restrictive


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re·stric·tive

 (rĭ-strĭk′tĭv)
adj.
1.
a. Of or relating to restriction.
b. Tending or serving to restrict; limiting.
2. Grammar Of, relating to, or being a subordinate clause or phrase that identifies the noun, phrase, or clause it modifies and limits or restricts its meaning, as the clause who live in glass houses in People who live in glass houses shouldn't throw stones.

re·stric′tive·ly adv.
re·stric′tive·ness n.

restrictive

(rɪˈstrɪktɪv)
adj
1. restricting or tending to restrict
2. (Grammar) grammar denoting a relative clause or phrase that restricts the number of possible referents of its antecedent. The relative clause in Americans who live in New York is restrictive; the relative clause in Americans, who are generally extrovert, is nonrestrictive
reˈstrictively adv
reˈstrictiveness n

re•stric•tive

(rɪˈstrɪk tɪv)

adj.
1. tending or serving to restrict.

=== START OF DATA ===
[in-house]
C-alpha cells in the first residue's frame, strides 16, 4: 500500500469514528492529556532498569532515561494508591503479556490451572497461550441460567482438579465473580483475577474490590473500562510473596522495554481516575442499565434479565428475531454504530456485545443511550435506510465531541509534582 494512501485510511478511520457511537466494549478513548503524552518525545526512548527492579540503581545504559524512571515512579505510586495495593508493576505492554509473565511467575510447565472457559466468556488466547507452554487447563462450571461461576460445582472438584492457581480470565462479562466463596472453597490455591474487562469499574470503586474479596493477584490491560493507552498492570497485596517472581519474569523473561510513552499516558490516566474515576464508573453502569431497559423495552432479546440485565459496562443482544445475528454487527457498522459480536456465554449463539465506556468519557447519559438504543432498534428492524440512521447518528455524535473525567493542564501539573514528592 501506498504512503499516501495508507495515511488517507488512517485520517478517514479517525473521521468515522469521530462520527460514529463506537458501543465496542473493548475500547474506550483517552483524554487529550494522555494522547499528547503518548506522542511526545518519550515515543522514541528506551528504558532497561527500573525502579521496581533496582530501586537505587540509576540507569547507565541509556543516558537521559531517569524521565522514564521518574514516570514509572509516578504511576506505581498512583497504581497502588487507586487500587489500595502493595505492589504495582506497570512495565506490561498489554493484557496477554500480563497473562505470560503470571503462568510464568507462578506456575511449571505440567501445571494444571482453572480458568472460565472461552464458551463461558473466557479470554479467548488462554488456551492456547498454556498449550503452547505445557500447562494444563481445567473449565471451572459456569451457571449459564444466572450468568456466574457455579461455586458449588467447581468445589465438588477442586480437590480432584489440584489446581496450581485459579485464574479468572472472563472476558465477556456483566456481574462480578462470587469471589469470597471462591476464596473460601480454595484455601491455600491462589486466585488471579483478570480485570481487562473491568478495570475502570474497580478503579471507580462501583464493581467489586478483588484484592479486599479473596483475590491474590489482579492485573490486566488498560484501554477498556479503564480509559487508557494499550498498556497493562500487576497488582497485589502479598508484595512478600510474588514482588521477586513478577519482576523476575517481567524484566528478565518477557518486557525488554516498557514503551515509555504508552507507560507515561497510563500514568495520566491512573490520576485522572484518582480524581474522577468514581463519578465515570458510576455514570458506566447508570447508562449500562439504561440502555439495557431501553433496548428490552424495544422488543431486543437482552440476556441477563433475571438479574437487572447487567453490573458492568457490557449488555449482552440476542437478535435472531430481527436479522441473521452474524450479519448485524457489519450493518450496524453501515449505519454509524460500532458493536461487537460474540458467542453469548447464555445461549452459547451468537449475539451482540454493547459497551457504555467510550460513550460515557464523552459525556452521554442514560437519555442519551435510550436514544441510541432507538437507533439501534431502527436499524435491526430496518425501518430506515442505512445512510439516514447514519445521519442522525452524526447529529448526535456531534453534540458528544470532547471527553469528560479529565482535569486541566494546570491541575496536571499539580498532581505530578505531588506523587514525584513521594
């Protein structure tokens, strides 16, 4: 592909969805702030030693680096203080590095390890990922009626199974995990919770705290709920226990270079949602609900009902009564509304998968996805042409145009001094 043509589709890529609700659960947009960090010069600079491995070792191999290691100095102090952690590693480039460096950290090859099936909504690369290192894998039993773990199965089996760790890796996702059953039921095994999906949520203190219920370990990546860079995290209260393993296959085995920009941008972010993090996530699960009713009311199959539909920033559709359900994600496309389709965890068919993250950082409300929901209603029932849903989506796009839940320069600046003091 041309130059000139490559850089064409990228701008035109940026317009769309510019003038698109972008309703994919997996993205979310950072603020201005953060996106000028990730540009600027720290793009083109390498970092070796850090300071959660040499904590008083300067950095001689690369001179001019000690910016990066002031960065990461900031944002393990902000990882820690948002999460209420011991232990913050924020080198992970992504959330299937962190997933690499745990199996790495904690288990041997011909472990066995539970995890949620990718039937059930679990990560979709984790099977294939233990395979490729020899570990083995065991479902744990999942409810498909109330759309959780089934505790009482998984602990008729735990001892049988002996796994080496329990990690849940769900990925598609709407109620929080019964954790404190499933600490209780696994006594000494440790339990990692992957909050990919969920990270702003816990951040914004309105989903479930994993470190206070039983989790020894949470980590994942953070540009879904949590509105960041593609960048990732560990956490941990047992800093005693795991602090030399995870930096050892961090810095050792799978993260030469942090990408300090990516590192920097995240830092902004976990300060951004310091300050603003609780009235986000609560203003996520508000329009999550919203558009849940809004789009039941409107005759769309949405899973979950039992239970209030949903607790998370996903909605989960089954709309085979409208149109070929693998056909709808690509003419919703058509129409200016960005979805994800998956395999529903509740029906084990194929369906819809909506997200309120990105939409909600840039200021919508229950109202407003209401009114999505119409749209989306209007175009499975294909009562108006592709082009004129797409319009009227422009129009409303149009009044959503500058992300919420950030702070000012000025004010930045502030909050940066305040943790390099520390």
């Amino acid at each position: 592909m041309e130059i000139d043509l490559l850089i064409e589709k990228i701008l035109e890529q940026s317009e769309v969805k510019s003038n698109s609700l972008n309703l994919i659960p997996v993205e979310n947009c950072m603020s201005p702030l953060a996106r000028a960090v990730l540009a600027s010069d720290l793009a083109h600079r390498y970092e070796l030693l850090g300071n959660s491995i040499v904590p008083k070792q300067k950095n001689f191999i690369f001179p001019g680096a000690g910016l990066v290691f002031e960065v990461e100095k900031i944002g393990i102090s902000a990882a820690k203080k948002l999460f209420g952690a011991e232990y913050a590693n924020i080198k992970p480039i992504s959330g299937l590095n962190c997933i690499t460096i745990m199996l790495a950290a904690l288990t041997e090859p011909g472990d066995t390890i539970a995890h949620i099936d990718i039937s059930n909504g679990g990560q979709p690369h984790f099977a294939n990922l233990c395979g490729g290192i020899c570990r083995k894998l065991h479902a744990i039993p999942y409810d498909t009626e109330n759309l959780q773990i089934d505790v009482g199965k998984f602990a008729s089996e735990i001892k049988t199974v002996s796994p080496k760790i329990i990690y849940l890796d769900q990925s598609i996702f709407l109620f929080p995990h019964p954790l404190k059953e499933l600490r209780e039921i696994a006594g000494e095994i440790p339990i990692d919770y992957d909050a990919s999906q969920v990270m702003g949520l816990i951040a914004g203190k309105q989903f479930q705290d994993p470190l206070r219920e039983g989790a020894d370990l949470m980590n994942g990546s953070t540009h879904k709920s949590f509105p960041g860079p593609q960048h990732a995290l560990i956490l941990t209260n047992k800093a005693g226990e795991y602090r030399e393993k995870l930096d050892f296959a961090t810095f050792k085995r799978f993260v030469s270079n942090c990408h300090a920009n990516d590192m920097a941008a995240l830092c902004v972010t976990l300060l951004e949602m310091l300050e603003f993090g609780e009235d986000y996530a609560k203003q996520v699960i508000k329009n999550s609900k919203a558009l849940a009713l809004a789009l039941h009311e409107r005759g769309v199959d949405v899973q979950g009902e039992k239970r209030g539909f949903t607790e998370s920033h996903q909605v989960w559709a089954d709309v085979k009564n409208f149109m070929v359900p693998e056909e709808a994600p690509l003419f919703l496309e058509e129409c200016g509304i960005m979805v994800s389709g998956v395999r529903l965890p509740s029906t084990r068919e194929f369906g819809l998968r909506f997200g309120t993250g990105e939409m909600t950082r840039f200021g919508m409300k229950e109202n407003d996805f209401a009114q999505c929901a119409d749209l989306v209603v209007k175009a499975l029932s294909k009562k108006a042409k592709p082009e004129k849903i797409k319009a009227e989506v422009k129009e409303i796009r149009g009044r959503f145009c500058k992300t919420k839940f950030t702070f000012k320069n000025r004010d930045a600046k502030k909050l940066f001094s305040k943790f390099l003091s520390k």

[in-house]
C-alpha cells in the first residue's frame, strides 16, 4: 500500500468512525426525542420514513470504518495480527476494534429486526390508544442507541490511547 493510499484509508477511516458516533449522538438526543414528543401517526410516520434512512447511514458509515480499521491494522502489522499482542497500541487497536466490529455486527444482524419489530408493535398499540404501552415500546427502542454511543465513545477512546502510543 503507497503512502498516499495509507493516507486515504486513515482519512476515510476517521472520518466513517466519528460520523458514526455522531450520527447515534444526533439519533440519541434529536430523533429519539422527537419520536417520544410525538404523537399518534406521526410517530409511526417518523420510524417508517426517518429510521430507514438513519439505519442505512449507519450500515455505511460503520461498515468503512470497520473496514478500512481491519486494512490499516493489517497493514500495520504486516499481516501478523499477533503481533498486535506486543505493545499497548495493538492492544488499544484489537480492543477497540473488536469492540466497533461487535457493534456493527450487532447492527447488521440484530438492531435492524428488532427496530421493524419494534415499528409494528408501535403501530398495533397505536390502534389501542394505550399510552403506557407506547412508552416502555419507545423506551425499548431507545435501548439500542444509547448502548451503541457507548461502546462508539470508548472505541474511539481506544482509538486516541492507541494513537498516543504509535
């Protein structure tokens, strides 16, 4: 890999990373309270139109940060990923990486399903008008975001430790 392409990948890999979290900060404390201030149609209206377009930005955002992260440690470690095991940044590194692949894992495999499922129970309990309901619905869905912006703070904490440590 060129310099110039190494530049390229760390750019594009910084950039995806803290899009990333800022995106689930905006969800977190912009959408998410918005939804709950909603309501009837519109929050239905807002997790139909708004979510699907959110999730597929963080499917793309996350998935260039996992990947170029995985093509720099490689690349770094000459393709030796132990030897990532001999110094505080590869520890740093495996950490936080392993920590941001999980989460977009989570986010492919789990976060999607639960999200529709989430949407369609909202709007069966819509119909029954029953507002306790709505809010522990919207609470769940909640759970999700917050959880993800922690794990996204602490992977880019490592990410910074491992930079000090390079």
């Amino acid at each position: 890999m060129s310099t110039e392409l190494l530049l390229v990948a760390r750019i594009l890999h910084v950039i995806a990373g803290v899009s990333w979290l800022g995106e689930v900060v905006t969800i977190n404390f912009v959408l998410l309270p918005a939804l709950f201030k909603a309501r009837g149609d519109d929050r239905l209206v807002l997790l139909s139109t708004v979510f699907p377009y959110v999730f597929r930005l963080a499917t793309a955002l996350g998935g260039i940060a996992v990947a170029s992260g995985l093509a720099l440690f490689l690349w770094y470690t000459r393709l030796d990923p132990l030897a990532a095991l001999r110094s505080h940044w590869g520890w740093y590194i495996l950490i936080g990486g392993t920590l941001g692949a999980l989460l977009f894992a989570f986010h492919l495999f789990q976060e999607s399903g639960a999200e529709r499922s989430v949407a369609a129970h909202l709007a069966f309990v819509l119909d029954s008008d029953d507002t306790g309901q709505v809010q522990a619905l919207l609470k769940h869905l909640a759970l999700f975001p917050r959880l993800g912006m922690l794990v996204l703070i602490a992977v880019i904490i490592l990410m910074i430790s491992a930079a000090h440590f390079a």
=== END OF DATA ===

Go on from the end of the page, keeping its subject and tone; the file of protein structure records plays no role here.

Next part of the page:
2. of the nature of a restriction.
3. of or pertaining to a word, phrase, or clause that identifies or limits the meaning of a modified element, as the relative clause that just ended in The year that just ended was bad for crops: in English a restrictive clause is usu. not set off by commas. Compare nonrestrictive (def. 2).
[1375–1425; late Middle English < Middle French restrictif < Latin restrict(us) (see restrict) + Middle French -if -ive]
re•stric′tive•ly, adv.
re•stric′tive•ness, n.
ThesaurusAntonymsRelated WordsSynonymsLegend:
Adj.1.restrictive - serving to restrict; "teenagers eager to escape restrictive home environments"
unrestrictive - not tending to restrict
2.restrictive - (of tariff) protective of national interests by restricting imports
protective - intended or adapted to afford protection of some kind; "a protective covering"; "the use of protective masks and equipment"; "protective coatings"; "kept the drunken sailor in protective custody"; "animals with protective coloring"; "protective tariffs"
Translations
مُقَيِّد، تَقْييدي، حَصْري
omezující
indskrænkenderestriktiv
korlátozó
takmarkandi
obmedzujúci
kısıtlayıcı

restrictive

[rɪsˈtrɪktɪv] ADJrestringido, limitado
restrictive practices (Brit) → prácticas fpl restrictivas